seawheeze-2016

by Coach Kate Gustafson

So you won the SeaWheeze 2018 lottery?! Now it’s showtime. This half marathon/party thrown by lululemon always delivers something totally unique that you really won’t find anywhere else across Canada’s racing scene.

 

Every year there is a ton of buzz around the SeaWheeze Showcase Store and you know what, it’s pretty sweet. Even if you’re not into sleeping outside to get first dibs on the exclusive gear it’s worth walking through the store on your way to the race packet pickup to shop what’s still available.

 

In the past (and I’m pretty sure it’s the same this year) you won’t get a race bib but you will get some kind of race chip for your shoe/wrist/body. Don’t forget to attach this the night before the race and be sure to follow the directions in your race packet.

 

Mentally prepare for rain but don’t overdress on race morning because you’ll be warm out there once you get started. If you can, get friends or family to carry a jacket for you to throw on post-race. Vaseline on parts of your body that tend to chafe is probably a good idea. Also, rain can make you feel like you’re not thirsty (especially after training through the summer heat), PLEASE remember to drink at the aid stations and take your gels just like you’ve practiced. No new tricks on race day. Go with what you know.

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Give yourself plenty of time to warm up in advance of the 7:00am start. It’s an early one, folks!

 

The course itself is challenging with some sharp turns on the Seawall, a big bridge and a few hills. Many first-timers run this race, which is freakin’ awesome, but that means that pacing can be all over the place. Pay special attention to your own splits in the first 5km, don’t get caught going out too fast.

img_1327From 5 to 9 km, you’ll make two nasty climbs up and then back over Burrard Bridge. Try not to glance at your watch too much when you’re climbing and use the downhill to your advantage. Keep your mind in a positive place, choosing when to look at your watch is one way to do this.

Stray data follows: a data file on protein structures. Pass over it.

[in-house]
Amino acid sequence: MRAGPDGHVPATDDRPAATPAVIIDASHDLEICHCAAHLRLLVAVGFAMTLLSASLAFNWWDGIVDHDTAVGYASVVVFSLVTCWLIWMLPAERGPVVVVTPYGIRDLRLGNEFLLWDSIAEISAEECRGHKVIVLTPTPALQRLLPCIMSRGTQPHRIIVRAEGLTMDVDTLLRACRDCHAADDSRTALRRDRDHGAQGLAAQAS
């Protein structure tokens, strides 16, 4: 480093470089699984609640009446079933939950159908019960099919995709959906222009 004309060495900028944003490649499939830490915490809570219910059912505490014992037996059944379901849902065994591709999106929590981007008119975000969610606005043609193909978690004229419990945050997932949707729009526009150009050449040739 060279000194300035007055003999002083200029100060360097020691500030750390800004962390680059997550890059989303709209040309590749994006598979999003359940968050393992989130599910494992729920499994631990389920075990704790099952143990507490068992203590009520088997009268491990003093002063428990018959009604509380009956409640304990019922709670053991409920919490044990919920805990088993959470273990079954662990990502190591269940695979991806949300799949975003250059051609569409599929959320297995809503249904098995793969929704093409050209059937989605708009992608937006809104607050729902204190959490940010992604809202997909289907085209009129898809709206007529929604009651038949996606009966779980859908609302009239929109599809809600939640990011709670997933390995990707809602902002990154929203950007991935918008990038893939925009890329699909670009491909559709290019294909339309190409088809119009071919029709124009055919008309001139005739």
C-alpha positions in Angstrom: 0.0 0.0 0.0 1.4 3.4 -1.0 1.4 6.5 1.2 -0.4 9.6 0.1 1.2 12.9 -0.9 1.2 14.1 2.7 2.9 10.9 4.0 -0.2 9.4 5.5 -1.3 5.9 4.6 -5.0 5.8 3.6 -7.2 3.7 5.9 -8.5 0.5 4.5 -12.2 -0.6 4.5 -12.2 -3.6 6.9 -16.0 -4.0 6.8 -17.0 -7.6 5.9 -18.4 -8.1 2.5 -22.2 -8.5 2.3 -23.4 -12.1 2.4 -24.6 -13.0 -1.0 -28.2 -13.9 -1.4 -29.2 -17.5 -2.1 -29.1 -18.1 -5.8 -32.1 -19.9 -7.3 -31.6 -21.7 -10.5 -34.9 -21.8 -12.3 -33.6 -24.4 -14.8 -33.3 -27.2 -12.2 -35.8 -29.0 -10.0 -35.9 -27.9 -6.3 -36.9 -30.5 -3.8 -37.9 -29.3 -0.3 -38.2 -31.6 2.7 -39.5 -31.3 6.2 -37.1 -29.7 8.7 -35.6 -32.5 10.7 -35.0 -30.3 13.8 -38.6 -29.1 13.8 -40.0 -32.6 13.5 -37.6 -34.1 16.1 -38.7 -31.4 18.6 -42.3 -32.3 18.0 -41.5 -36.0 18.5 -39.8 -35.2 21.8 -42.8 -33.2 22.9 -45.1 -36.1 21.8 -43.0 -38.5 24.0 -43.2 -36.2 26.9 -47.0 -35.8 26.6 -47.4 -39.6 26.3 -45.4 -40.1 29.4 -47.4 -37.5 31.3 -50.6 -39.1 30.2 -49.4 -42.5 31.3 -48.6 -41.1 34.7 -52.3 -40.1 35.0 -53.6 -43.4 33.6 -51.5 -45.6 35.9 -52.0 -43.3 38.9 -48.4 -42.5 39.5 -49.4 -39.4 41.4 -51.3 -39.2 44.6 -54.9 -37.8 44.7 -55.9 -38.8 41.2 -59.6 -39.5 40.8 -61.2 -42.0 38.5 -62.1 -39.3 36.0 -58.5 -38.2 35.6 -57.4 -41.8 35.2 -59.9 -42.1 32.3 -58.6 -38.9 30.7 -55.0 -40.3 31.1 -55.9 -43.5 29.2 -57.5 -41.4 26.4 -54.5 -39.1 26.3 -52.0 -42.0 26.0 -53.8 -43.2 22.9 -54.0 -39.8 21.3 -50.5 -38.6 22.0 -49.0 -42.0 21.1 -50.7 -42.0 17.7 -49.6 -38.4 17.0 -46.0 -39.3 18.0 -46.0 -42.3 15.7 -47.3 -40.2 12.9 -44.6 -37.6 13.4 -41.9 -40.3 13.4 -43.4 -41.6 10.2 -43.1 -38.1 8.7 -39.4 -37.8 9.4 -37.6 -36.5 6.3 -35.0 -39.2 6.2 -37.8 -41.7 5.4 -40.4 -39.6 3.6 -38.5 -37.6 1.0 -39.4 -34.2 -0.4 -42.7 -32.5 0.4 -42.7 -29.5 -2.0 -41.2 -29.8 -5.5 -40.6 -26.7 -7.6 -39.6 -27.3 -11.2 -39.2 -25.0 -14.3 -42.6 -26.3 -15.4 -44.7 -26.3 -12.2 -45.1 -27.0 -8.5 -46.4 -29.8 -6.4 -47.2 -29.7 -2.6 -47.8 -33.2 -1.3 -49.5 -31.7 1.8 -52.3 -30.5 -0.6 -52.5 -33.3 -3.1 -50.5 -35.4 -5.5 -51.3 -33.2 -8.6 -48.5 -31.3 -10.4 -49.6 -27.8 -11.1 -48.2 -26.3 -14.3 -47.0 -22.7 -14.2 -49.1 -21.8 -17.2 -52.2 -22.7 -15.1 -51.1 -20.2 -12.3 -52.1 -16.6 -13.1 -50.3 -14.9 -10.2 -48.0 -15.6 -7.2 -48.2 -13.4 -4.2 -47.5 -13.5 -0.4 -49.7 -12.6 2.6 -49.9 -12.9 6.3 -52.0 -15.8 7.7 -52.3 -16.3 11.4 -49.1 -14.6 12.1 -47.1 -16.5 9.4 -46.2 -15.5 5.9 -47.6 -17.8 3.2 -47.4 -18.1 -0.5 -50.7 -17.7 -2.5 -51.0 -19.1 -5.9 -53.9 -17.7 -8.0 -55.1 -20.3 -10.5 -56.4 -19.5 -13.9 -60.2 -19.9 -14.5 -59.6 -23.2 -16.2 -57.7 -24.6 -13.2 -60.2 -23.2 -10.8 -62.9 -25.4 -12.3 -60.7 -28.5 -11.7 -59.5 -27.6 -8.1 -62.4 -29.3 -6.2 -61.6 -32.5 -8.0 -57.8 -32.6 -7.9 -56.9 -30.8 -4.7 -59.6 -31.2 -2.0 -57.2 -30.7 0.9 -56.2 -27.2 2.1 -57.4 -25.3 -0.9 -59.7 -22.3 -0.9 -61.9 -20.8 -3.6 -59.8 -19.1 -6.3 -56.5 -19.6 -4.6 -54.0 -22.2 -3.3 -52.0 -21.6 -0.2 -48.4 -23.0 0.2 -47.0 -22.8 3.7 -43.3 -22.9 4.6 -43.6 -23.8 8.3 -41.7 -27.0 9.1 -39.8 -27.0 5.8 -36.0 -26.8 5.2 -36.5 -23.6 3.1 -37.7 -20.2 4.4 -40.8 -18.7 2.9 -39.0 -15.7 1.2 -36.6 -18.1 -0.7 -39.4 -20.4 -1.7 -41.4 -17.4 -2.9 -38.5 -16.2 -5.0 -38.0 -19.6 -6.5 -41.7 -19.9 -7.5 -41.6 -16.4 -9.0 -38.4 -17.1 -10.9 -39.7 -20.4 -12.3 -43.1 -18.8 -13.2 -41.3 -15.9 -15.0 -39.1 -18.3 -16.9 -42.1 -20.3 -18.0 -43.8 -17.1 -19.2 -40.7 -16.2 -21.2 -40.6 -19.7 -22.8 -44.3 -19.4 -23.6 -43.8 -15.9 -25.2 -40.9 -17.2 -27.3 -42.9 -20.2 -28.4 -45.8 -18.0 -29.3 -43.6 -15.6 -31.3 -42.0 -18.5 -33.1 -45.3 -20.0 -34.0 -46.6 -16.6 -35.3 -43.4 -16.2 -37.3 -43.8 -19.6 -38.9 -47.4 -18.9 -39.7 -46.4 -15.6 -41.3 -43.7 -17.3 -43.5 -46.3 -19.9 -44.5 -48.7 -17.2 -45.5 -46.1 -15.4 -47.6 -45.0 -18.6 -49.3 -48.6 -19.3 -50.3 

Watch your step when you run down from the road to the Seawall at English Bay, especially if it is a wet morning.

 

The second half is where the work really happens and the gritty get grittier. The Seawall always features a few great cheer stations but it can be quiet out there. Try to stay in contact with a group in front of you or work with another runner when you’re out there.

Photos from a day of carnage at the 2018 BMO Vancouver Marathon in Vancouver, BC on May 5, 2018.

Photo by Jody Bailey @3oh6

Around 18km, you’ll need to draw on all of those hill repeats you did last summer to get up and over Lumberman’s Arch. The hill doesn’t look like much but it feels like a North Shore mountain at this point in the race (at least for me it was). Keep your head up and your mind focused here. The final two kilometres are challenging because you’ll be tired and you need to make a series of tight turns on the Seawall. It’s going to feel like the finish line is a million miles away until you FINALLY see it with only a few hundred metres to go. Don’t check out over these last few kilometres, fight to hold your pace or pass others in front of you or maybe even pull a few of your teammates along.

 

The finish line party is always full of surprises and it is worth making the time to enjoy it. And of course, there’s the SeaWheeze Festival that’s always a good time.

 

Good luck and remember to have fun. Go get it, runners!

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